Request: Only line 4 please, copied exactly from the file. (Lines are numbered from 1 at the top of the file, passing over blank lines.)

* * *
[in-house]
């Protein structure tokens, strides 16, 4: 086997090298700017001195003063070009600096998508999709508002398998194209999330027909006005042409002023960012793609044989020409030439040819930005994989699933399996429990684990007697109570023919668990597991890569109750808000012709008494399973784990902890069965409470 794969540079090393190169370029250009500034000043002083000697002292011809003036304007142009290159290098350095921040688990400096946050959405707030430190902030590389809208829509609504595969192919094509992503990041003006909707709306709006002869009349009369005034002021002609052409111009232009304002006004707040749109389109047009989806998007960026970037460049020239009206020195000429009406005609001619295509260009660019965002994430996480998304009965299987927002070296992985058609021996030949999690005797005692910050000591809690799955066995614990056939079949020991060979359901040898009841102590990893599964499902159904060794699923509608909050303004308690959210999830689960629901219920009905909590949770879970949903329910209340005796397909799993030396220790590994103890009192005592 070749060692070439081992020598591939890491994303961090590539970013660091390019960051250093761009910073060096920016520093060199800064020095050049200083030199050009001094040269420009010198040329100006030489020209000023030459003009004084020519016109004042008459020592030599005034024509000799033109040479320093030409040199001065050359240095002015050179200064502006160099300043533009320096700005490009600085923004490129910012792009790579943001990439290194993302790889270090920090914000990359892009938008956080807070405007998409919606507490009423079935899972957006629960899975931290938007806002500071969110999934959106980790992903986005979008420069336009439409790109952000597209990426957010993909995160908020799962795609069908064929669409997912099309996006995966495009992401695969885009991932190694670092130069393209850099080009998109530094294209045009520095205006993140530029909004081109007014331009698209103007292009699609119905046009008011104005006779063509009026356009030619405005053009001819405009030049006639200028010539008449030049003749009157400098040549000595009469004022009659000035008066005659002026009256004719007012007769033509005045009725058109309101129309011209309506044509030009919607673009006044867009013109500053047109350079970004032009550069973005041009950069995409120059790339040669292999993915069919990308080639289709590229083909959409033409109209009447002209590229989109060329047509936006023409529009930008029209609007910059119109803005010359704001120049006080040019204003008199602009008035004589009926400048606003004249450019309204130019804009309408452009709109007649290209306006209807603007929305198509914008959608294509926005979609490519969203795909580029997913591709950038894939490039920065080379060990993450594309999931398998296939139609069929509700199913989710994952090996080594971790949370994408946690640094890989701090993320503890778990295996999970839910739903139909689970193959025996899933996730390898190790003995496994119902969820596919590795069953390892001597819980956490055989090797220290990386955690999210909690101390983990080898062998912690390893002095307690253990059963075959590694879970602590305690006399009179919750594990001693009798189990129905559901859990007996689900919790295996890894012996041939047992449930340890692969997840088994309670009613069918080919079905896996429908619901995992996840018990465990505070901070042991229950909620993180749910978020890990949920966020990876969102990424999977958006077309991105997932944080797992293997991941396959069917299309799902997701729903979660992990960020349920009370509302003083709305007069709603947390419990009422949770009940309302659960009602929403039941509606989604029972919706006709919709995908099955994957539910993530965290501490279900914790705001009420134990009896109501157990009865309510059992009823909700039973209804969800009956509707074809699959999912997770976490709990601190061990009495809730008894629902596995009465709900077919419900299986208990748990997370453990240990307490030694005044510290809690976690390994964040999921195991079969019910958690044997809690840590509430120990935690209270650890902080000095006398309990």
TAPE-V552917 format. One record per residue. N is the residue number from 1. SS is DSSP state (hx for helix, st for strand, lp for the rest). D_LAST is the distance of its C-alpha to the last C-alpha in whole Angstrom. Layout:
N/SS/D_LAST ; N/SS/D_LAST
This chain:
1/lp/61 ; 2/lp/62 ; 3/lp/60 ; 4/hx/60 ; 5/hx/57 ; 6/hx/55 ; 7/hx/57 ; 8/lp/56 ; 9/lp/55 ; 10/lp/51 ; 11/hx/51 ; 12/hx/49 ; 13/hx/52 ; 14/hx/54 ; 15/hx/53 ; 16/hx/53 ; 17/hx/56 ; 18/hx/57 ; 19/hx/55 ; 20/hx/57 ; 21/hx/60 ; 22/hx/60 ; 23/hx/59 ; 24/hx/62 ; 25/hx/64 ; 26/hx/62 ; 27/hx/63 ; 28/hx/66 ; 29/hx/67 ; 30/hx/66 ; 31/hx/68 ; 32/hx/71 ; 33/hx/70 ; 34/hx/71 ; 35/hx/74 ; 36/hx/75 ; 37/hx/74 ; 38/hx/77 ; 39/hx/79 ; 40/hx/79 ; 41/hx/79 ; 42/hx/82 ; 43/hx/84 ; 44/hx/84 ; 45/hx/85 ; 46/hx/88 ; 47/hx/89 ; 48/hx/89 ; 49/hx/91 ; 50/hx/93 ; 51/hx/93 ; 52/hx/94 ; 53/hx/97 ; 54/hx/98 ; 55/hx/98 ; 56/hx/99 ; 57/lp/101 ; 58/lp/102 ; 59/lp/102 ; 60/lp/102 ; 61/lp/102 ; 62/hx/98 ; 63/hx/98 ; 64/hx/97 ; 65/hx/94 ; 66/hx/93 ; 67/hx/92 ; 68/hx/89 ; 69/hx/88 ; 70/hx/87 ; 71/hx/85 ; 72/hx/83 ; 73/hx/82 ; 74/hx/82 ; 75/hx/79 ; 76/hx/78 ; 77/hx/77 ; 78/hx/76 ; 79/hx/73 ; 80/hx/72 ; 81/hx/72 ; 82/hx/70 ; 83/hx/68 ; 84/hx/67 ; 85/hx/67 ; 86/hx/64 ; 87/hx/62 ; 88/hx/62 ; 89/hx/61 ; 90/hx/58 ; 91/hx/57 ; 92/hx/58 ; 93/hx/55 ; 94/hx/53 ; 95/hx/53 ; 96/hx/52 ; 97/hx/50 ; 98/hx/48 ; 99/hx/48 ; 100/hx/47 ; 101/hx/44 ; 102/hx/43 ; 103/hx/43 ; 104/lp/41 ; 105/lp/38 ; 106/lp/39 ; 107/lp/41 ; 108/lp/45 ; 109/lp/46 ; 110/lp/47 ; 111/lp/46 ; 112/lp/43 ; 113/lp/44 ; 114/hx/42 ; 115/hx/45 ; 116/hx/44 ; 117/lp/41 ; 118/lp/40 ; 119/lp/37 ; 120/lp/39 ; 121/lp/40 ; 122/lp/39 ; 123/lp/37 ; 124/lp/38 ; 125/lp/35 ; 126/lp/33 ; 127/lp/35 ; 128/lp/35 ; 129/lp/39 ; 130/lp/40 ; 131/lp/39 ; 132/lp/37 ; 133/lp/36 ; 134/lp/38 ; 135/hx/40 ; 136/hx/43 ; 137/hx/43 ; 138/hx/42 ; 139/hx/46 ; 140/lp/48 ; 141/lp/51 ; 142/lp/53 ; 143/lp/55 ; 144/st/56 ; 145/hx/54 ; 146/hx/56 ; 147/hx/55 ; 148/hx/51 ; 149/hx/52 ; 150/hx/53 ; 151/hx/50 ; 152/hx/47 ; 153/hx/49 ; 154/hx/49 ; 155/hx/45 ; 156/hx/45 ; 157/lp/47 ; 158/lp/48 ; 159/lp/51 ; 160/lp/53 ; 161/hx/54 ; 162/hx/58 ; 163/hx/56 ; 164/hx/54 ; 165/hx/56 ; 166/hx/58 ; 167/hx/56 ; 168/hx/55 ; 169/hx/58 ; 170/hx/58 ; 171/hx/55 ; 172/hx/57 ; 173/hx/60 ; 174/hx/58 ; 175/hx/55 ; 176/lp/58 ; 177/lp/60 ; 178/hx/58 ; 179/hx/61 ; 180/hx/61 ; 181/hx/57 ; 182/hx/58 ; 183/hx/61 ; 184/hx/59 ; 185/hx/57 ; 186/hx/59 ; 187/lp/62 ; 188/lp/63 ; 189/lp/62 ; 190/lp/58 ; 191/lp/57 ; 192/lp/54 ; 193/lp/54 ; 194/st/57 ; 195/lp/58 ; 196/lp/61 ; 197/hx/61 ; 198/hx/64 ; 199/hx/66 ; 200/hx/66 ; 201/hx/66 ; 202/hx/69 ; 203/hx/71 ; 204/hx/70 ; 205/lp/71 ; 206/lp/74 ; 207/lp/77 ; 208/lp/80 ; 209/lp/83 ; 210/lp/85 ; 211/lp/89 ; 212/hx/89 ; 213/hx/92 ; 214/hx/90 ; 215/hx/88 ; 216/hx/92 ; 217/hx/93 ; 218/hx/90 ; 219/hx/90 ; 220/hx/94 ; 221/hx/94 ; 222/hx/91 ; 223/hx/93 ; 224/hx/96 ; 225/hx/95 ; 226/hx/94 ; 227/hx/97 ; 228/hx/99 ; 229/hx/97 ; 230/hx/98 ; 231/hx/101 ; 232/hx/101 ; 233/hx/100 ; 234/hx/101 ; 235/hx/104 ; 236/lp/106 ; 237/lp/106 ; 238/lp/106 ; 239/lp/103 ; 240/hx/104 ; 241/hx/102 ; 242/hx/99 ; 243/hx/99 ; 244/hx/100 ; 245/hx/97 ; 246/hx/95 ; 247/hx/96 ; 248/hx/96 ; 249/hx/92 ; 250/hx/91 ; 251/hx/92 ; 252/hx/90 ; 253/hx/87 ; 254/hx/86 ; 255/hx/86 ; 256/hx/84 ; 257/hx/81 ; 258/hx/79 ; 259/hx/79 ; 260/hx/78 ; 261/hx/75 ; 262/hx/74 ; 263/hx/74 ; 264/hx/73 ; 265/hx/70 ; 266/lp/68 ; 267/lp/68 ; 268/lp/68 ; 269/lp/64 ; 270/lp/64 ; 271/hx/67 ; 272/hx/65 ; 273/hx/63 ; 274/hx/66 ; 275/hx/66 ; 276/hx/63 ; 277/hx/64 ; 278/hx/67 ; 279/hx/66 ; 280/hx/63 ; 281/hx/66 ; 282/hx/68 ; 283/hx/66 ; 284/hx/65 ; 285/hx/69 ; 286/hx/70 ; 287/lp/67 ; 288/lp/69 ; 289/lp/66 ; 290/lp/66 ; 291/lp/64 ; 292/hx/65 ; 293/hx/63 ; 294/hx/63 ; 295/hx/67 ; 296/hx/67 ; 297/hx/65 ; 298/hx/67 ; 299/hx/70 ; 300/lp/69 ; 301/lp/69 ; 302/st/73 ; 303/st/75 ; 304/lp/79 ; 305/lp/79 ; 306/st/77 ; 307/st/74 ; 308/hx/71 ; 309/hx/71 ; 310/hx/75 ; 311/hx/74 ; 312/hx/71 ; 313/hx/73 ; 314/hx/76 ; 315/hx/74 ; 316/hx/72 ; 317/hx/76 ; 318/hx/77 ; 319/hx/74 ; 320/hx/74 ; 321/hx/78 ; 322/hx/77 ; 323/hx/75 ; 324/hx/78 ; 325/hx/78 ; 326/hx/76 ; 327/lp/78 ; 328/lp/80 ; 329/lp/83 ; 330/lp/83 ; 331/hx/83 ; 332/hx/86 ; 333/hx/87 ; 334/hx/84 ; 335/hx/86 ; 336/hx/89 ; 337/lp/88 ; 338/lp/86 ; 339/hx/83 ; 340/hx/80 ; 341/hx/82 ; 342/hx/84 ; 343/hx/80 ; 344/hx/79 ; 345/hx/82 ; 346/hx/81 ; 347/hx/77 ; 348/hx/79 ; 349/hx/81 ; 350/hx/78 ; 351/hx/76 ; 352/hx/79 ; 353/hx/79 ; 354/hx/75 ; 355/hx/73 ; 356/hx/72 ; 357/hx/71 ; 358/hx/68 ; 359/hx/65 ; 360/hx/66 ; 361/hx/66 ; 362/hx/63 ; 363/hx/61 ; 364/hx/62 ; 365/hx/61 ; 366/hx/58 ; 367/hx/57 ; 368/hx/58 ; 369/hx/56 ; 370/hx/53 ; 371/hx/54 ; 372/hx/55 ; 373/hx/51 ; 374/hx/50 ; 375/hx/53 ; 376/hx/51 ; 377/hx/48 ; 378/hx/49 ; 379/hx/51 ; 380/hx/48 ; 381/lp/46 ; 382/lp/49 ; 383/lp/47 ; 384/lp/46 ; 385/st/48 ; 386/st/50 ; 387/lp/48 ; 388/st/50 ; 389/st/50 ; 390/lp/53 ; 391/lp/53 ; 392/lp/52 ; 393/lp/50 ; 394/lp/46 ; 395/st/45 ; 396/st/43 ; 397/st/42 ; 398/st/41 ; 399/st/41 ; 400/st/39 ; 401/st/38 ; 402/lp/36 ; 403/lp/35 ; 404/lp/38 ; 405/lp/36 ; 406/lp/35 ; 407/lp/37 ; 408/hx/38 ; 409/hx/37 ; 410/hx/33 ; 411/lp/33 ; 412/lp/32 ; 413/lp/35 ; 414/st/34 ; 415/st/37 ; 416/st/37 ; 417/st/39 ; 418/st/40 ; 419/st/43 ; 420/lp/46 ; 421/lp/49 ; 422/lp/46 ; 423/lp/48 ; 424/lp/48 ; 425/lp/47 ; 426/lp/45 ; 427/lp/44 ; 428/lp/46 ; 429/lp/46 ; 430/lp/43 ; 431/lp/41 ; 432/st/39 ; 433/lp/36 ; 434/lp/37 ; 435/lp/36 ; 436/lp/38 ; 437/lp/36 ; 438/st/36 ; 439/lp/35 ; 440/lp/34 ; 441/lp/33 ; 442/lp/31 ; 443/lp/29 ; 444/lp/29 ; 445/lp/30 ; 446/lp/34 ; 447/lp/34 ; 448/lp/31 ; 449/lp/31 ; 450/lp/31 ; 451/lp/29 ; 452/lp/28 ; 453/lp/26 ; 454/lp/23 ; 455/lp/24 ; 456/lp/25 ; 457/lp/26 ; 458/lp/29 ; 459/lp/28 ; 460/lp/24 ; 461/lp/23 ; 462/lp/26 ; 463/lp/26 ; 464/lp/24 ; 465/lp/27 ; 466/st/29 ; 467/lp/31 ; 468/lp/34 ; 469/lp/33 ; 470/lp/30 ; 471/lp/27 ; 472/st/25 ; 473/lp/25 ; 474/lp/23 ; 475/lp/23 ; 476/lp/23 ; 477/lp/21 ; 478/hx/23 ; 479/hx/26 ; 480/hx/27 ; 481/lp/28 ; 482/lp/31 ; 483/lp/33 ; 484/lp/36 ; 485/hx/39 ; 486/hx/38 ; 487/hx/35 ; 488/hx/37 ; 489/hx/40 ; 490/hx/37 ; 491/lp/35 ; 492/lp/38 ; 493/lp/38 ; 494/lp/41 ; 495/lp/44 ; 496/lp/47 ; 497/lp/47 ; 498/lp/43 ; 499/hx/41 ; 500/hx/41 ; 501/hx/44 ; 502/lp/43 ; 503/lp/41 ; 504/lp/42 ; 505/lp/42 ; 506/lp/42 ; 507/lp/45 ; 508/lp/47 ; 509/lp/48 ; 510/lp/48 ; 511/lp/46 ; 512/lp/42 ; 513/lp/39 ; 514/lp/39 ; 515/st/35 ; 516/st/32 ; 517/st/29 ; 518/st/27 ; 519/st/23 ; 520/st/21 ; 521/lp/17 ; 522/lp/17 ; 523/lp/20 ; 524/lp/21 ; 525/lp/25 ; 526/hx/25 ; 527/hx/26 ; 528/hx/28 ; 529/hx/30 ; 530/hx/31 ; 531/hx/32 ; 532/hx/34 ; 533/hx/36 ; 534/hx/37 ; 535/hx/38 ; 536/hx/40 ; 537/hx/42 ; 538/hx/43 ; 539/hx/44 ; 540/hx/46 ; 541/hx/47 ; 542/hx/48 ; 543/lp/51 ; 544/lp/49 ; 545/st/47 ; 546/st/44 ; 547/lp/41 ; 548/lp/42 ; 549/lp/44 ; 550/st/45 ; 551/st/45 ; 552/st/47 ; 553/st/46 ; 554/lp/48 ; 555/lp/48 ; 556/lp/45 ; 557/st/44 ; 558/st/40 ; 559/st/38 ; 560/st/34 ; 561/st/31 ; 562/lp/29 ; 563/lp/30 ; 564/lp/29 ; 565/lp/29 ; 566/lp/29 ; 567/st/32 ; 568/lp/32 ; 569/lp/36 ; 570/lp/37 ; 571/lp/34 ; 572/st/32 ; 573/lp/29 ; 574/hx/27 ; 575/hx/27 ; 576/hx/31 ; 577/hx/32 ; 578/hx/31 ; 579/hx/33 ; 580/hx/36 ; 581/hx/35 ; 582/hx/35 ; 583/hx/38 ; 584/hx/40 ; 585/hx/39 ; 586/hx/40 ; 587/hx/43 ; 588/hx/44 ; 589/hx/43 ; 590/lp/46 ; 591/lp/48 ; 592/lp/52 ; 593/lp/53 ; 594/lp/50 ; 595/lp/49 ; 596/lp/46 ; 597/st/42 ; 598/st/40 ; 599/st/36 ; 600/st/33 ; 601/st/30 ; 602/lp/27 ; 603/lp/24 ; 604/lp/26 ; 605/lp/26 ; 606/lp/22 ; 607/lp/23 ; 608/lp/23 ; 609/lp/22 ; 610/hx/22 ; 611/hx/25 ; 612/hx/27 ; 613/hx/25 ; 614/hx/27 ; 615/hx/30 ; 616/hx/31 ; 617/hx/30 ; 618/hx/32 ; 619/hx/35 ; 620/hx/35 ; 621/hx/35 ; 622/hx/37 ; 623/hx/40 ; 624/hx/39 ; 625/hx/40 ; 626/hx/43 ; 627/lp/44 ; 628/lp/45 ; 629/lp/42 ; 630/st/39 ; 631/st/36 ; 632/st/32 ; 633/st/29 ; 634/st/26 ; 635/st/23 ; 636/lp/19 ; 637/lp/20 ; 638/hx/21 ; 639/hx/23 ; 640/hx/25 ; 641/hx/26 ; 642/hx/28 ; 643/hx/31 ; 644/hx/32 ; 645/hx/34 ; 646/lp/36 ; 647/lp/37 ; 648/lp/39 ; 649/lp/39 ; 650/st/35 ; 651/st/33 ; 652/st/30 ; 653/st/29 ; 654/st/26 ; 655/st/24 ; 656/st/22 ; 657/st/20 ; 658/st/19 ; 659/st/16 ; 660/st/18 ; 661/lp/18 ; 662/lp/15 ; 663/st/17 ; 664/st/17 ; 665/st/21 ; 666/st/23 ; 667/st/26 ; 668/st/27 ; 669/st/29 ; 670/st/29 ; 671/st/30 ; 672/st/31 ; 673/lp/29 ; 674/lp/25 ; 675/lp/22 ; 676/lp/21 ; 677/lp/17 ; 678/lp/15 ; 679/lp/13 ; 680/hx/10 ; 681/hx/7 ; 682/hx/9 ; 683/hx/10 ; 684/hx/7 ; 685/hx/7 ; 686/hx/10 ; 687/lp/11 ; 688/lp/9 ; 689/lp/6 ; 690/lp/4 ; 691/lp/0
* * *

N/SS/D_LAST ; N/SS/D_LAST